As Tooly strolled back downtown, she glanced at other buildings. No matter how she imagined their insides – parties veering out of control, kitchens with faucets running, angry couples playing cards for real money – the truth was always more peculiar. In a vertical city, cramped dwellings were the only territory unreservedly reserved, each home an intimate fortress. Yet they were so easy to penetrate. ('Don't want to intrude, but I used to live here. Might it be possible to take a quick look? I happened to be passing and – wow, even just standing here, so many memories!') Mostly, one needed only knock, say a few lines, enter. Why limit yourself to the outside when you could walk right in, peek at their lives – maybe even leave with a handy nugget.
Who is Tooly Zylberberg? How did she end up running a second-hand bookstore in Wales? The Russian émigré Humphrey teaches her to play chess, but how does he fit in? Or Sarah who turns up without warning and then disappears again? And what about Venn, the shadowy and charismatic figure who seems to be one step ahead of everybody?
Spanning three decades, and taking us from Bangkok to Brooklyn to the border towns of Wales, The Rise and Fall of Great Powers is a story about how mystifying the past can be, and how the lives we lead can seem indecipherable even to us. It's a story about unexpected connections and the revelations that change everything.
The Rise and Fall of Great Powers will consolidate Rachman's reputation as one of the most assured and exciting young writers alive.
Read Caroline Baum's Review
A welcome addition to the genre is The Rise and Fall of Great Powers: a truly baffling, playful, enigmatic work from Tom Rachman, author of The Imperfectionists, a justifiably lauded debut. That novel was about wordsmiths, journalists working on an English language newspaper in Rome. In this novel, Rachman maintains his passion for those whose livelihood centres on words, but from a different perspective. His main character is the enigmatic Tooly Zylberberg, who owns a failing bookshop in a tiny Welsh village. Reading the first sixty pages of this novel I must confess I have no idea where I am going: I am in several countries, without a map or a clear sense of where the plot is heading but I don't much care because the prose is so entertaining and energetic and the characters so rich. From the captivating first sentences, I've decided to trust the author to take me on some meandering journey without caring too much where we end up. It's the journey, not the destination, right?
About the Author
Tom Rachman was born in 1974 in London, and grew up in Vancouver. He has worked as an editor at the foreign desk of The Associated Press in New York, as an AP correspondent in Rome and as an editor at the International Herald Tribune in Paris. Rachman now lives in London. His first novel, The Imperfectionists, was longlisted for the The Giller Prize.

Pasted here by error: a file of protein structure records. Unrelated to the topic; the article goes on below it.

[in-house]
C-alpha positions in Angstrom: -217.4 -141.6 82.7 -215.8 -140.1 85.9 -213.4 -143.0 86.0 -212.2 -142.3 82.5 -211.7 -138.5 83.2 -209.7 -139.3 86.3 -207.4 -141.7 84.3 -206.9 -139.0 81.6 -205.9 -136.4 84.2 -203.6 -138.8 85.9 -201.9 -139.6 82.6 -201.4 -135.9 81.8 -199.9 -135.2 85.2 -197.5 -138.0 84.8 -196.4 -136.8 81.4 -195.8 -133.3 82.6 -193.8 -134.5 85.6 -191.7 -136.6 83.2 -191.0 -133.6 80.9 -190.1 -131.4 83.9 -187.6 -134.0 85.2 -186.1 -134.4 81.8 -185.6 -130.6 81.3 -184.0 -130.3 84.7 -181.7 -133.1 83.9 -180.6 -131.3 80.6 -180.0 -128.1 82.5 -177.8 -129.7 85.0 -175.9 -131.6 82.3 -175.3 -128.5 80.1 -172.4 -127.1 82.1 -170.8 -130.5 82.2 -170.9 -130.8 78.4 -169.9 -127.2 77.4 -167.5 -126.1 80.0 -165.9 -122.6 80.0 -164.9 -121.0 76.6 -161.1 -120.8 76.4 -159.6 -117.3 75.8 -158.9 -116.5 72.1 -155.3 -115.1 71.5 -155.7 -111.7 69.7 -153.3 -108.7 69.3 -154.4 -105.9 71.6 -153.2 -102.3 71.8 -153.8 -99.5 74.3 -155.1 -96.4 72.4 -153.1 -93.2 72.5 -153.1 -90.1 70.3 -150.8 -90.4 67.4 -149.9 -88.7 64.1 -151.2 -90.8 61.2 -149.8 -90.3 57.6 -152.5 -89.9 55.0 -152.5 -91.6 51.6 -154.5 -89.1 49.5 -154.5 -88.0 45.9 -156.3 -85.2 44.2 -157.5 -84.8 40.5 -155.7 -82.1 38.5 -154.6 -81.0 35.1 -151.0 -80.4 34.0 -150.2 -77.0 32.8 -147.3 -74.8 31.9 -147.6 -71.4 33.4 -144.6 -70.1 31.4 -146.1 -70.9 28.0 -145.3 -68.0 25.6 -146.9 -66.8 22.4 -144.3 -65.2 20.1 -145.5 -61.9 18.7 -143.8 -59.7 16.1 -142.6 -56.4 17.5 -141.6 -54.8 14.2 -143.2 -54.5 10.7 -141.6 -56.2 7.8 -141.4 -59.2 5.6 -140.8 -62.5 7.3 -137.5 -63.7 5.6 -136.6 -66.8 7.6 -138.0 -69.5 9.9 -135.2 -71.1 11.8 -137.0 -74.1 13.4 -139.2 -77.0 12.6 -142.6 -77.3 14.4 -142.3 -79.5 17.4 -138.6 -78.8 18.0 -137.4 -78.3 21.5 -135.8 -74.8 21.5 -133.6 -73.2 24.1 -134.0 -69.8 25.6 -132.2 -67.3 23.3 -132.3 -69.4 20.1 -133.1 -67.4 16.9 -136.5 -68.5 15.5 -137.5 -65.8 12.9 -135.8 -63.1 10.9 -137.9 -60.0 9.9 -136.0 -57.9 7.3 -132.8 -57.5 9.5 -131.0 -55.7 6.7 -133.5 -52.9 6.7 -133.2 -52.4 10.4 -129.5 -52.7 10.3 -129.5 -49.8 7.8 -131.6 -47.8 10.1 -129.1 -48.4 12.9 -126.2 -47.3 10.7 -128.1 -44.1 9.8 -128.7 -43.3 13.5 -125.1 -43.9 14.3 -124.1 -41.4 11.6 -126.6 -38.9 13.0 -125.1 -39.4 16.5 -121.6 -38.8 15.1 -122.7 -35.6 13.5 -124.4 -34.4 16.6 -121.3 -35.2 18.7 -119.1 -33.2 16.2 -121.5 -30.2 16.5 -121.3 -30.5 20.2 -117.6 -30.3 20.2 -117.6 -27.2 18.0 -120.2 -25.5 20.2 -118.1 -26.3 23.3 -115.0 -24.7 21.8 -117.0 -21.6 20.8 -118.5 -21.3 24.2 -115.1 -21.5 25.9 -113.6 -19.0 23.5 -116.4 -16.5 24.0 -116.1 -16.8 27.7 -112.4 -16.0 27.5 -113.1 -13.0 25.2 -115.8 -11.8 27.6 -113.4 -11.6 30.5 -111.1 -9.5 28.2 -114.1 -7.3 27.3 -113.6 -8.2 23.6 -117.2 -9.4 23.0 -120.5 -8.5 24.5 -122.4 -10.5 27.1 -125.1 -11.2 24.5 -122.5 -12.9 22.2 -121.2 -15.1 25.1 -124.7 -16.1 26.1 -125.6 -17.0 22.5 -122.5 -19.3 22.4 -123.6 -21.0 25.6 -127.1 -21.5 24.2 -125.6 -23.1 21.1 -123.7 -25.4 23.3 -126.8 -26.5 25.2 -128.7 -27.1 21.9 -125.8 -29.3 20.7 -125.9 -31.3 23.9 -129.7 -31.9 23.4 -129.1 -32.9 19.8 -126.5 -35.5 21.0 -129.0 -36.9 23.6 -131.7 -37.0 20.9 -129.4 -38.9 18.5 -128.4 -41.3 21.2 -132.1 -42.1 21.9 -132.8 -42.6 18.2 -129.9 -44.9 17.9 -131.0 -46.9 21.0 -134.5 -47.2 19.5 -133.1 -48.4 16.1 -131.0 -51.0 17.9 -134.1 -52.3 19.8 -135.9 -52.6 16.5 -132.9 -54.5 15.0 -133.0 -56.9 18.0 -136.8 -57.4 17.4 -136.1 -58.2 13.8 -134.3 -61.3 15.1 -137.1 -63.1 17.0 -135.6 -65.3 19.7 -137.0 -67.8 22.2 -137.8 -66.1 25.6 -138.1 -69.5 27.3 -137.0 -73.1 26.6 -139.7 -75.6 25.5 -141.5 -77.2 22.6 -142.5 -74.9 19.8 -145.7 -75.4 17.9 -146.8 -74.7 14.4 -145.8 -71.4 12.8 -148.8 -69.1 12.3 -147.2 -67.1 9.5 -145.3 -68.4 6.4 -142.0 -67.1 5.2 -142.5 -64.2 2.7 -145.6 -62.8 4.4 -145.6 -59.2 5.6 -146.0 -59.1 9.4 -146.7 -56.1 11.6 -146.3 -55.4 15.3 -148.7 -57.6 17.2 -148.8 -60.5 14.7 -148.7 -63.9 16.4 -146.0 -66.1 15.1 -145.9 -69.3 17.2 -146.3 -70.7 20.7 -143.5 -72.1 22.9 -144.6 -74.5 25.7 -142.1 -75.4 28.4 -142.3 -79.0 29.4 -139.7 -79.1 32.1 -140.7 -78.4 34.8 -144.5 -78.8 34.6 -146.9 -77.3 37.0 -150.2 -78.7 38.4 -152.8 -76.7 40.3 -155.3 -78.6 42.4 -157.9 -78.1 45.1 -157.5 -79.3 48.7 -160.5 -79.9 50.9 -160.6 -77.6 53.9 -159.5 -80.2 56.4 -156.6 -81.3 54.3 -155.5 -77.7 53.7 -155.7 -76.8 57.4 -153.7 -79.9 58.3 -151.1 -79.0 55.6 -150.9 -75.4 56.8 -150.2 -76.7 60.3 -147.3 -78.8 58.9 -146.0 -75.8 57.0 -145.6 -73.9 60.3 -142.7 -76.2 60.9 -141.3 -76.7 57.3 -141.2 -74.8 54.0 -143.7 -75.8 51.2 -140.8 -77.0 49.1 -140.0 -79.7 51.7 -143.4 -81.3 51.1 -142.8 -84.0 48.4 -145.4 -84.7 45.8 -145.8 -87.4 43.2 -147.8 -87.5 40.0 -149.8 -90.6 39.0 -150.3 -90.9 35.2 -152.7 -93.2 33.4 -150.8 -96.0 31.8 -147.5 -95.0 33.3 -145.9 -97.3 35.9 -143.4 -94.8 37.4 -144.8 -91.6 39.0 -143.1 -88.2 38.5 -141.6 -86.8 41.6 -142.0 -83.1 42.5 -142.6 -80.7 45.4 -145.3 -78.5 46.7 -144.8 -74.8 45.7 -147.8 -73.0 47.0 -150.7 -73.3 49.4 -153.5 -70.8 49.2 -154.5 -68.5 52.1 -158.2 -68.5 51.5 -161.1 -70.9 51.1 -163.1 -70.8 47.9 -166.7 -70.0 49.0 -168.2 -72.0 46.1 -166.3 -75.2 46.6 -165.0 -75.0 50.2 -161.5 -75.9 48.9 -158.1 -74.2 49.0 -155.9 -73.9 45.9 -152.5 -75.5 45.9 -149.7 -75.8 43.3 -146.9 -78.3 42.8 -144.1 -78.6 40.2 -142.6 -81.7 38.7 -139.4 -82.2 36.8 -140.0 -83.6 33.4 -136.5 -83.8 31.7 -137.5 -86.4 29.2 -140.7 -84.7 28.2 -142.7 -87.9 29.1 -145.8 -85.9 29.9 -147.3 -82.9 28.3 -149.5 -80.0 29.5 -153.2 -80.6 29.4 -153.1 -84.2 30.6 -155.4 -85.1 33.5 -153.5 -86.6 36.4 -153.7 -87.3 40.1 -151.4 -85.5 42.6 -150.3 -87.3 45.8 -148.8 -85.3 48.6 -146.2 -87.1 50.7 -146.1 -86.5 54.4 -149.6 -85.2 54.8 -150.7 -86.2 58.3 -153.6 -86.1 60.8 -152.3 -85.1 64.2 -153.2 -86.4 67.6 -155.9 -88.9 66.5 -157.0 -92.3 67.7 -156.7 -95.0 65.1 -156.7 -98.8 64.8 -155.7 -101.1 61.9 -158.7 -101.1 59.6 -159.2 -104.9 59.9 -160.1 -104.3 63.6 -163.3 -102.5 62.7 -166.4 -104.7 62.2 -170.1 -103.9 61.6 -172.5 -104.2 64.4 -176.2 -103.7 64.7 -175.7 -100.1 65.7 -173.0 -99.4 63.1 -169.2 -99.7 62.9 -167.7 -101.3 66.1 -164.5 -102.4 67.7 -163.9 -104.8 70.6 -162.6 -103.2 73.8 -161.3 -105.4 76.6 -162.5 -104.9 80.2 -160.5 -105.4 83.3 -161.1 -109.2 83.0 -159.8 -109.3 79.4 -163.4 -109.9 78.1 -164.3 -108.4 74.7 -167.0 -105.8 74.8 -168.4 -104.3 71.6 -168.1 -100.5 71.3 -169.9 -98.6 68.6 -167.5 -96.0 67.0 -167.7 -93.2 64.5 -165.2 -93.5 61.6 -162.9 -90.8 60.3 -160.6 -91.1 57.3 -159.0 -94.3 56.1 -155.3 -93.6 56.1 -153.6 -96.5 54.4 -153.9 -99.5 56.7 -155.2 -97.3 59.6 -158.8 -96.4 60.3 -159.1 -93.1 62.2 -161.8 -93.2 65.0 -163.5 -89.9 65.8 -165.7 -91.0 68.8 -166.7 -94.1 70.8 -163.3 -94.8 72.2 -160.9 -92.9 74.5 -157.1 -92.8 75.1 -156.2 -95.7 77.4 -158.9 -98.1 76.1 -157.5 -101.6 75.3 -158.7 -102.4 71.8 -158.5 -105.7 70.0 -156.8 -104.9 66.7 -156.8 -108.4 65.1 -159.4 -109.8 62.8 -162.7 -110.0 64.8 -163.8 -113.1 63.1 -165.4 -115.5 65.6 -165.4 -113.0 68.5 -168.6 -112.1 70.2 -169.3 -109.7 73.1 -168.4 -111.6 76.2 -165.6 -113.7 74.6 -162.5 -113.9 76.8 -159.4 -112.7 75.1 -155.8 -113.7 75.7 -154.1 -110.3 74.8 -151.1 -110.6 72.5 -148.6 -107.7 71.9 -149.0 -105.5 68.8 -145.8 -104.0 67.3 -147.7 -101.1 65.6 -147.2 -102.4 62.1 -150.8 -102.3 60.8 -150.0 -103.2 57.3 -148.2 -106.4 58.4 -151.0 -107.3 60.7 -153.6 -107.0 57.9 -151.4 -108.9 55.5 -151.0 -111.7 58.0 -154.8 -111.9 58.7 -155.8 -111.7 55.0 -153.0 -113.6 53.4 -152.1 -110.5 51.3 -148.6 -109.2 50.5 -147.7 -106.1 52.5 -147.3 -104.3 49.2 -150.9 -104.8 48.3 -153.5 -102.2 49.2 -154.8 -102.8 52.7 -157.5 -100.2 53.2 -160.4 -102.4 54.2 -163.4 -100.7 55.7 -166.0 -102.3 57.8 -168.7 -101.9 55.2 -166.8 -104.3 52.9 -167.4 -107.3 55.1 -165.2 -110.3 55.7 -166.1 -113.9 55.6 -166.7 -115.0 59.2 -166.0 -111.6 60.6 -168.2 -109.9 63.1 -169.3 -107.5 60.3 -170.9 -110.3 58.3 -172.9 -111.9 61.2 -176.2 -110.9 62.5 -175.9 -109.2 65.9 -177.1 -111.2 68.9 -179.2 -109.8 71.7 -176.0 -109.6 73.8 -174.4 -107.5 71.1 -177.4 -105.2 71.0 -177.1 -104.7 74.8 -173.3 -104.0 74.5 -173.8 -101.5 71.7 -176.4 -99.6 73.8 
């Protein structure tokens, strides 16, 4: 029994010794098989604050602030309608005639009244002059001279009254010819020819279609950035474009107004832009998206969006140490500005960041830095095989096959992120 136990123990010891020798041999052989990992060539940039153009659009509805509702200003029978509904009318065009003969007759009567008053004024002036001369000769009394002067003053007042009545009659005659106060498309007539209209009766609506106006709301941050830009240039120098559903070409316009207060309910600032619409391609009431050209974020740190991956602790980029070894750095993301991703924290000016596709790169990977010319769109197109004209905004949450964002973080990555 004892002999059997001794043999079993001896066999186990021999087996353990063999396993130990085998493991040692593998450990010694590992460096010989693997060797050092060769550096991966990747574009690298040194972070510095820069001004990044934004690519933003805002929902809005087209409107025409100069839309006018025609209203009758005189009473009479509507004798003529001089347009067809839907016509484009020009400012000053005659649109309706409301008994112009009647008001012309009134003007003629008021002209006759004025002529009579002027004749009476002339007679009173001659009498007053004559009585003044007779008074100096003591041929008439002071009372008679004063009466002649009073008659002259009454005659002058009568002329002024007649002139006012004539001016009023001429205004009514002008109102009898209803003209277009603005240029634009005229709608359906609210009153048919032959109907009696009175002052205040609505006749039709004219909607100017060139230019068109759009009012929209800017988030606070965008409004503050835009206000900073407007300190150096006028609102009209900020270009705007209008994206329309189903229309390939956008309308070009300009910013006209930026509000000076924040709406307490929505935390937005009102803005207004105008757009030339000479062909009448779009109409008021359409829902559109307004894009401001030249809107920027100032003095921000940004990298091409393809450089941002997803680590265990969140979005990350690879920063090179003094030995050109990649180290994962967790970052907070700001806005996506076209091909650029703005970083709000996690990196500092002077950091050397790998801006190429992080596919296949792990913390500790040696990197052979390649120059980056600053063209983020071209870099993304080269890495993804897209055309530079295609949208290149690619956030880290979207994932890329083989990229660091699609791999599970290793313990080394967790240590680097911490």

'This mysterious story, beautifully composed and lyrical, is anchored by its deeply etched, oddball characters, floating in and out of Tooly's life, and by a richly detailed sense of time and place. When we return, at the end, to Tooly's musty old bookstore of meagre dreams, it's in this most reassuringly mundane of places that a magical moment may or may not occur, leaving a great big smile on your face either way as you reluctantly close the covers.' New Daily 'When a Tom Rachman novel lands in the bookstores, I stop living and breathing to devour it. It's hard to think of anyone who has a better grasp on the world we live in (and I mean, like, the entire planet) and can write about it with such entertainment and panache.' -- Gary Shteyngart 'The haunting tale of a young woman reassessing her turbulent past ... brilliantly structured, beautifully written.' starred review Kirkus Reviews 'Rachman's kaleidoscopic second novel demonstrates that one's family is very often made up of the people you find and who find you along the way.' Booklist 'A suspenseful novel that whisks readers around the world ... [a journey] worth taking.' Publishers Weekly 'A tale about the mystery of the self, the power of books, and how truth and fiction can inextricably intermingle ... captivating.' Library Journal 'Deft, clever and a little bit wacky, Tom Rachman's follow up to the internationally acclaimed The Imperfectionists, is a delight. The Rise and Fall of Great Powers is a wonderful piece of story telling.' -- Hoopla 'Brilliantly structured, beautifully written and profoundly sad.' starred review Kirkus Reviews 'This is a book about constant motion...about individual lives: how opaque we are to each other, and how little we understand our own histories...I'll keep The Rise and Fall of Great Powers on my shelf.' Guardian
Number Of Pages: 384
Published: 28th May 2014
Dimensions (cm): 23.4 x 15.3 x 2.9
Weight (kg): 23.4